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WASH Infrastructure & Services Assessment in Zaatari Camp

Status: Published 12 February 2017 - 5 March 2017
Funded
Sampling: Random
Sampling size: 68,221 individules
Target population: Population in Camp
Target settlement: Individual accommodation (not hosted)
Unit of Measurement: Household, Individual

WASH Infrastructure & Services Assessment in Zaatari Camp

Status: Published 12 February 2017 - 5 March 2017
Funded
Sampling: Random
Sampling size: 68,221 individules
Target population: Population in Camp
Target settlement: Individual accommodation (not hosted)
Unit of Measurement: Household, Individual
The primary objective of this assessment was to evaluate the impact of this wastewater management project as well as general WASH practices in the camp in order to inform future programming. More specifically, the assessment focused on the use of the following WASH infrastructure and WASH-related services by camp residents: Private WASH infrastructure Communal sewage interceptor tank damage Water supply Waste water and solid waste disposal Repair & maintenance

Main Findings
The large majority of households (98.4%) reported having private toilets in Zaatari camp. 99.5% of toilets were connected to the wastewater network via a phase 1 concrete tank. Further, 89.2% of the respondent population perceived that the connection to PRC “improved” or “greatly improved” the sanitation situation. 47.4% of toilets were determined to be unsuitable according to UNICEF standards; only in a third (30.9%) of cases had the households contacted an NGO to upgrade their facilities. 34.3% (946) of the tanks assessed as part of this survey were found to be damaged. The proportion of damaged tanks varied significantly between districts. The most frequently reported damage was the removal of metal caps from the ventilation pipes. The most frequently reported reason why communal WASH infrastructure is being altered or damaged was due to kids playing with the pipes’ ventilation covers. The majority of the households (67.8%) reported using the free water trucking from NGO as their primary source of drinking water. Of the 32.1% reported purchasing drinking water from a private vendor, 95% felt the quality of the trucked water was not good enough to drink. Almost all households (99.4%) reported generating grey water inside of their home on daily basis. The most frequent method of disposal was a phase 1 concrete tank, although a minority of households (9.1%) are still pouring grey water on the street. 99.6% of households reported producing solid waste inside their homes, the majority of whom (97.2%) use garbage bins for disposal, and almost half (45.4%) use the garbage collection service provided by NGOs. At the camp-level, 79.2% of the households reported having a washing machine Overall, the majority of respondents were able to correctly name the primary WASH services provider in their district. However, 21.8% did not know. 8.7% of households wanted to report a WASH related issue in the last 3 months, although this varied considerably across the districts. Of these households, over three quarters (79.4%) did report. The majority of issues were reported via the WASH services hotline, and were about desludging operations. Of those who reported a WASH-related issue in the last three months, 42.7% perceived the answer they got from the NGO as “inadequate” or “ very inadequate”. The most frequently reported reason for dissatisfaction was the lack of response to the issue they reported (62.4%).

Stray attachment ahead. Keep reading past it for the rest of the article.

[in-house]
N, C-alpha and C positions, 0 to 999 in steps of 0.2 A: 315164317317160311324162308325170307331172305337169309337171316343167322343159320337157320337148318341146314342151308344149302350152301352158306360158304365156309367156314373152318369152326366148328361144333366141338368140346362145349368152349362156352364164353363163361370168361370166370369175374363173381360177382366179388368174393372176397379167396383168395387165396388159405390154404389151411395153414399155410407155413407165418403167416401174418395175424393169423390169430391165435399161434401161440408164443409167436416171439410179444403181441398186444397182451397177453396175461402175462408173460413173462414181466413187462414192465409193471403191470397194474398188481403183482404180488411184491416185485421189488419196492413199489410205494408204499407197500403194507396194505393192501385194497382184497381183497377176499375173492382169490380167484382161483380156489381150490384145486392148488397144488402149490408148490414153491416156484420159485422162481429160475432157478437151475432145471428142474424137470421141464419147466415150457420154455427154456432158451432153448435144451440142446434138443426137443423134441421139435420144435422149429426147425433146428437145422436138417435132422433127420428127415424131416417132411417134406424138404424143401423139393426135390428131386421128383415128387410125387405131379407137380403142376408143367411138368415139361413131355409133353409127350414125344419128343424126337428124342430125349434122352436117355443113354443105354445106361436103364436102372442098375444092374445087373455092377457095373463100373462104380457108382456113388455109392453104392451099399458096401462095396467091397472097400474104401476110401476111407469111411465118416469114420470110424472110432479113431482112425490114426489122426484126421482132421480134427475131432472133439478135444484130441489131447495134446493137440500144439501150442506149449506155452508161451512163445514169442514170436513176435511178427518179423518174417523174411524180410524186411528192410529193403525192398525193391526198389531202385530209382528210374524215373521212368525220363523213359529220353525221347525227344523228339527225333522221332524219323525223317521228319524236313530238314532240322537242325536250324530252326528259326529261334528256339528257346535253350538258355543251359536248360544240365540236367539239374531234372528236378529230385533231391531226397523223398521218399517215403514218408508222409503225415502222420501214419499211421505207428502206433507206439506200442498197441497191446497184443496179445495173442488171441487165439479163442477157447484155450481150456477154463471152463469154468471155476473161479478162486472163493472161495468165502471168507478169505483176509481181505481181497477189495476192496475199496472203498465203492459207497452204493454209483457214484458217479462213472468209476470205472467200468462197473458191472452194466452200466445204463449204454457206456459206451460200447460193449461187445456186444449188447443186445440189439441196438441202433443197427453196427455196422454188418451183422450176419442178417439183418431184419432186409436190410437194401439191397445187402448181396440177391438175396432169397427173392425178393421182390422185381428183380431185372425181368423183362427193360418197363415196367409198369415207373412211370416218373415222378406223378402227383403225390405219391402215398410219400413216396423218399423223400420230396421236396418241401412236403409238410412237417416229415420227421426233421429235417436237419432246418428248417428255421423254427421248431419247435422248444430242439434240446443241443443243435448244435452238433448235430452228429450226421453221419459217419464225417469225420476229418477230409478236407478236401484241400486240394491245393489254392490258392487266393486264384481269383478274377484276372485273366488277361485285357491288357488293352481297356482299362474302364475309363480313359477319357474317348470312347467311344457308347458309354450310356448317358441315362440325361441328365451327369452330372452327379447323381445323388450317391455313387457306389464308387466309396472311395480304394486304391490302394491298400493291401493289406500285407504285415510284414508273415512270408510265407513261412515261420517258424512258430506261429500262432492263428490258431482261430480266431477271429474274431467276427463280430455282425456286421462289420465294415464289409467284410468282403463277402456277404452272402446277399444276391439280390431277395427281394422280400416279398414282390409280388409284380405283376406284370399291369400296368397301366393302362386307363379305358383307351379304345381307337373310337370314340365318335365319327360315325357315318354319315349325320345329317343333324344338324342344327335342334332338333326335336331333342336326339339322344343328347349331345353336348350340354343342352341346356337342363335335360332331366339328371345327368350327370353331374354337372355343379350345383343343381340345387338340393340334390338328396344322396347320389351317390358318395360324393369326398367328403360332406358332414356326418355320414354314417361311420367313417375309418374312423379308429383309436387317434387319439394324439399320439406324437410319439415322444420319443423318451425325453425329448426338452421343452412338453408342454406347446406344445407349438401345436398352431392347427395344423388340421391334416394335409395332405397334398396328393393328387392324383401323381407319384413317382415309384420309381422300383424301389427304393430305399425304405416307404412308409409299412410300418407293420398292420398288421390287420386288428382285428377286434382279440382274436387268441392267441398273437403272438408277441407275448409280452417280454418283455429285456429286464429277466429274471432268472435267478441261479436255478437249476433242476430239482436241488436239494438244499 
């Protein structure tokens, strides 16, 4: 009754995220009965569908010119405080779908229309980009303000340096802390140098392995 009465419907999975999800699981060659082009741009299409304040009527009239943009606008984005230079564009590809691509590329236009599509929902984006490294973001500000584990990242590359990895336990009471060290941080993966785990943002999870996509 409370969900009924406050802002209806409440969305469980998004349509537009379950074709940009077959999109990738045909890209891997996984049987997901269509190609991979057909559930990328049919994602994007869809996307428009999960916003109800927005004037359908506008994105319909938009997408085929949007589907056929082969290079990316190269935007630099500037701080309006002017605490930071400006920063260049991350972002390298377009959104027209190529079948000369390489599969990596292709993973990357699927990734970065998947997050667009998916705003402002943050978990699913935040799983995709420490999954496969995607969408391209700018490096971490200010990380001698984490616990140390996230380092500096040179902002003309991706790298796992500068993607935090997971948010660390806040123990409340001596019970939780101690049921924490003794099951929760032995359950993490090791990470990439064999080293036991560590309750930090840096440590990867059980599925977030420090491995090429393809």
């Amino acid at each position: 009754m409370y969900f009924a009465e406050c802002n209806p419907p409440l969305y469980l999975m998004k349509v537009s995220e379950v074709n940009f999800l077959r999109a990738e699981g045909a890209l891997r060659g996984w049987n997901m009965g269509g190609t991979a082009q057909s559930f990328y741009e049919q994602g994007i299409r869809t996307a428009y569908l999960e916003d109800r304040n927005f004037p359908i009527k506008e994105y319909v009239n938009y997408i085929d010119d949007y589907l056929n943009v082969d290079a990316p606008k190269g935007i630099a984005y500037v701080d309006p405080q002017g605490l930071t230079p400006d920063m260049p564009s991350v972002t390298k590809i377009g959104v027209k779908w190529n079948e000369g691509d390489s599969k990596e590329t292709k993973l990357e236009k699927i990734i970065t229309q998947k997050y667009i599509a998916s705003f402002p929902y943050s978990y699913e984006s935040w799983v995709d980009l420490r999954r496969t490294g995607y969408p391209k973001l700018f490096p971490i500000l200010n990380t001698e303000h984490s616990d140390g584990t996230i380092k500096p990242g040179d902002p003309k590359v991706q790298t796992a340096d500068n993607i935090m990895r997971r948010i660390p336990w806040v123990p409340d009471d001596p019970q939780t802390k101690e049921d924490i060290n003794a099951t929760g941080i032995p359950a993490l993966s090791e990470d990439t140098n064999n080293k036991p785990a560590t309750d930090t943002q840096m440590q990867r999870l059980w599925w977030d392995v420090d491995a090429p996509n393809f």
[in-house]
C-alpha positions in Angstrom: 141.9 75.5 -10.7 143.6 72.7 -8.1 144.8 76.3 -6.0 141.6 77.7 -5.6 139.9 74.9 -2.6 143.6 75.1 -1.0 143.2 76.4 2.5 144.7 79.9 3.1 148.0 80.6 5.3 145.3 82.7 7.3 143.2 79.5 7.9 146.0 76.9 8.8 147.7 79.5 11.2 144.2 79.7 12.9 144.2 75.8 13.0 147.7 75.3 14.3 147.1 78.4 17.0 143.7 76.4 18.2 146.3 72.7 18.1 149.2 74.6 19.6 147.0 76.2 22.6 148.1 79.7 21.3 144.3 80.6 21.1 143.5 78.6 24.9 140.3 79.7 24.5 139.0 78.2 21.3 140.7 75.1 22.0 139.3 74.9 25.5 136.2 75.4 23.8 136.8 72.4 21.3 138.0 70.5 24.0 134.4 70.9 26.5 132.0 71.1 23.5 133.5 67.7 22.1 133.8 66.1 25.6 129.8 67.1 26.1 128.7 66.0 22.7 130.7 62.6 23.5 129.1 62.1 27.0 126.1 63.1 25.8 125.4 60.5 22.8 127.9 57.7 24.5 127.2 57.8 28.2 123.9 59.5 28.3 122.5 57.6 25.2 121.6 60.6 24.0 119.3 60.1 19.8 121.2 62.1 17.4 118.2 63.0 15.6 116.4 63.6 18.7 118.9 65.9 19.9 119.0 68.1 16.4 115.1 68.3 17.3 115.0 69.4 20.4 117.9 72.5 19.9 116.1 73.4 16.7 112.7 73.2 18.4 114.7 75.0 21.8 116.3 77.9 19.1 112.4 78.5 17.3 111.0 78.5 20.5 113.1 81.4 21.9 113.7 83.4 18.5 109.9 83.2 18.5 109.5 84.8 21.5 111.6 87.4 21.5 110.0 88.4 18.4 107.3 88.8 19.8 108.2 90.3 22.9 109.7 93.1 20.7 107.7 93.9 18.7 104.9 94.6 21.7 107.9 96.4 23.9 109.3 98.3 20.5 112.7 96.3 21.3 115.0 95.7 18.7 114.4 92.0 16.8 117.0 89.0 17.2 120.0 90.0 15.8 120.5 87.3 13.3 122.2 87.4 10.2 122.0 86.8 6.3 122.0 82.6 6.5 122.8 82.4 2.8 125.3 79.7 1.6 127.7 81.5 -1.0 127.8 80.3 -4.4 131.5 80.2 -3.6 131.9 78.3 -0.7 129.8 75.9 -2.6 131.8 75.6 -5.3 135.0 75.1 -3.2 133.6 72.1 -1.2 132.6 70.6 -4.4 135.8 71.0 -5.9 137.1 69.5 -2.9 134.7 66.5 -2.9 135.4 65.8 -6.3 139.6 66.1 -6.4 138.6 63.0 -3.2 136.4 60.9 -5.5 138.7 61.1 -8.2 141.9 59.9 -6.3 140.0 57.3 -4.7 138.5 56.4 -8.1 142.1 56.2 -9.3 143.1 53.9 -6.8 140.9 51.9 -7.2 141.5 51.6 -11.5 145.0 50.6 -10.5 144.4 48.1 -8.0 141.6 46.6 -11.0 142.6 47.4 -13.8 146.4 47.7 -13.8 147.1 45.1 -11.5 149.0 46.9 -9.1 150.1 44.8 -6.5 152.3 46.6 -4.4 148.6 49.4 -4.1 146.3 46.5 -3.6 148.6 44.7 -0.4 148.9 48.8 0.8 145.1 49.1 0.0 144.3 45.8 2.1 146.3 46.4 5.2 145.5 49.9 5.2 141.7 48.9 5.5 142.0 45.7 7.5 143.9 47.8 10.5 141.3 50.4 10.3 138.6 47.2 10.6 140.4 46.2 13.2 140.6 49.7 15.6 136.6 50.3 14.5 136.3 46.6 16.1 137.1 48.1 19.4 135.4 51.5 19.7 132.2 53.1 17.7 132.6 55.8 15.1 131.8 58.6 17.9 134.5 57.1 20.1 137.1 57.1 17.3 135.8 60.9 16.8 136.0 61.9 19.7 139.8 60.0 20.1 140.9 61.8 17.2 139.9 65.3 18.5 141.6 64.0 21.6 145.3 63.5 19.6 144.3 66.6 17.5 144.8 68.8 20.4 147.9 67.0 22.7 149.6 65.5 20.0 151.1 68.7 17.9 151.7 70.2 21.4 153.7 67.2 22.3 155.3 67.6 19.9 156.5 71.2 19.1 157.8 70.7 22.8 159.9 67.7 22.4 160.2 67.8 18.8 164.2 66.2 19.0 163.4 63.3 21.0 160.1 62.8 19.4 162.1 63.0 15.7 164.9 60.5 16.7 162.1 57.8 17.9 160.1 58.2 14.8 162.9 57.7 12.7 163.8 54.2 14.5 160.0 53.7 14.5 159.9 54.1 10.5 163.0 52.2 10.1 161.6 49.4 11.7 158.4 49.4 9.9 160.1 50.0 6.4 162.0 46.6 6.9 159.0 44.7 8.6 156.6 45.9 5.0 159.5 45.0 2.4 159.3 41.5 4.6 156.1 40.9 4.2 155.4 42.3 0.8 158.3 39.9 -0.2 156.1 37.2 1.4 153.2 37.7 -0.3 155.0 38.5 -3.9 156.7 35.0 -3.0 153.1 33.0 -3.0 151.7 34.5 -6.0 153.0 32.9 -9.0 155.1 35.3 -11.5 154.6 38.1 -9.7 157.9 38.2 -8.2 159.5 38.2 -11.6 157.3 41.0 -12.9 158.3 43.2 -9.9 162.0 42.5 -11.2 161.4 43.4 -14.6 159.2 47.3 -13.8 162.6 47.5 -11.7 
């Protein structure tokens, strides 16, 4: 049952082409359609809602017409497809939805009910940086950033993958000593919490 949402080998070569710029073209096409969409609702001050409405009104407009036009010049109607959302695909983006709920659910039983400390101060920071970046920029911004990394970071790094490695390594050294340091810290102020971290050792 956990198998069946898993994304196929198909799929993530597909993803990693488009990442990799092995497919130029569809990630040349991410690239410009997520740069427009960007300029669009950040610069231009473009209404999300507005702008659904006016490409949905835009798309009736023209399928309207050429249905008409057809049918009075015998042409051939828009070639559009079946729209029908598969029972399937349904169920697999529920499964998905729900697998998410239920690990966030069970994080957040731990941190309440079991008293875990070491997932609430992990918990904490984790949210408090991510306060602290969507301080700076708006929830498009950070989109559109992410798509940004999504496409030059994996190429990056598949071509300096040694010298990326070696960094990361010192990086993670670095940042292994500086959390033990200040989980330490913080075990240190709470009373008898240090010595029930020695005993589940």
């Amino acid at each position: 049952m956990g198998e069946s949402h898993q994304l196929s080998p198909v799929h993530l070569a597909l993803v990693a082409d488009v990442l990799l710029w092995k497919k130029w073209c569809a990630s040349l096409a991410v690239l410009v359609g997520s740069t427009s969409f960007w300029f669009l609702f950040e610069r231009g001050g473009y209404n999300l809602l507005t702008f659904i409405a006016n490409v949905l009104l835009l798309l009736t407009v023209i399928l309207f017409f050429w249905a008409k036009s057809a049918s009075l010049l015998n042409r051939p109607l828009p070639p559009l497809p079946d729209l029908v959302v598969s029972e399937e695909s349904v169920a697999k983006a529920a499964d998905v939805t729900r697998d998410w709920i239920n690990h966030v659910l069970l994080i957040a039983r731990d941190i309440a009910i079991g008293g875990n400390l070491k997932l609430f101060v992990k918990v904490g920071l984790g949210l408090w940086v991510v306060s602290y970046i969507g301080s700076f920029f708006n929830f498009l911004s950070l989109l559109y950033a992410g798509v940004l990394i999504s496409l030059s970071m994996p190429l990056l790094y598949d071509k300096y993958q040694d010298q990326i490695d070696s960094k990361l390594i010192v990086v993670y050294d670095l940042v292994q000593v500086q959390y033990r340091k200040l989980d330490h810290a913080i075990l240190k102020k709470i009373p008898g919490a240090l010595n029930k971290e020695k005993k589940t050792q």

Sectors

  •  Water Sanitation Hygiene

Locations

  • Jordan
  • Mafraq Governorate
  • Zaatari Refugee Camp
  • Syrian Arab Republic